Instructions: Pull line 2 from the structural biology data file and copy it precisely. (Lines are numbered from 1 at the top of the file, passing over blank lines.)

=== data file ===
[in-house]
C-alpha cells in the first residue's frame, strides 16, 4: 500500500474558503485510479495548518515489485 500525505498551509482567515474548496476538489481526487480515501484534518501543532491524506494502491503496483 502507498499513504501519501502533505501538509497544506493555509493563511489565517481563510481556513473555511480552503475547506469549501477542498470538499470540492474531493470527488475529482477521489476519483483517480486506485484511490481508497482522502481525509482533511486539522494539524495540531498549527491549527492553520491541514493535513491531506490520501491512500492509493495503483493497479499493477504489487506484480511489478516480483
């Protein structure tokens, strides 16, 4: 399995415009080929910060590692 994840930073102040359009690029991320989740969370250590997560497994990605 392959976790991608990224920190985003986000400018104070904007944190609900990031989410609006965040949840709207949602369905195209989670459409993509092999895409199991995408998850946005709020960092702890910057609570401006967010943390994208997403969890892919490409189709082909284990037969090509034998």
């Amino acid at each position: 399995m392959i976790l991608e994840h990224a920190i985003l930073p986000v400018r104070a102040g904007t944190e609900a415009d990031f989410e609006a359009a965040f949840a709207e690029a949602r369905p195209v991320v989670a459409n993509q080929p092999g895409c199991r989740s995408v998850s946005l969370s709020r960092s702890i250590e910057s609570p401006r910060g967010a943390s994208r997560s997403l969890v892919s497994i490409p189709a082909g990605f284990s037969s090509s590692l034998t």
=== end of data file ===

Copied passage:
C-alpha cells in the first residue's frame, strides 16, 4: 500500500474558503485510479495548518515489485 500525505498551509482567515474548496476538489481526487480515501484534518501543532491524506494502491503496483 502507498499513504501519501502533505501538509497544506493555509493563511489565517481563510481556513473555511480552503475547506469549501477542498470538499470540492474531493470527488475529482477521489476519483483517480486506485484511490481508497482522502481525509482533511486539522494539524495540531498549527491549527492553520491541514493535513491531506490520501491512500492509493495503483493497479499493477504489487506484480511489478516480483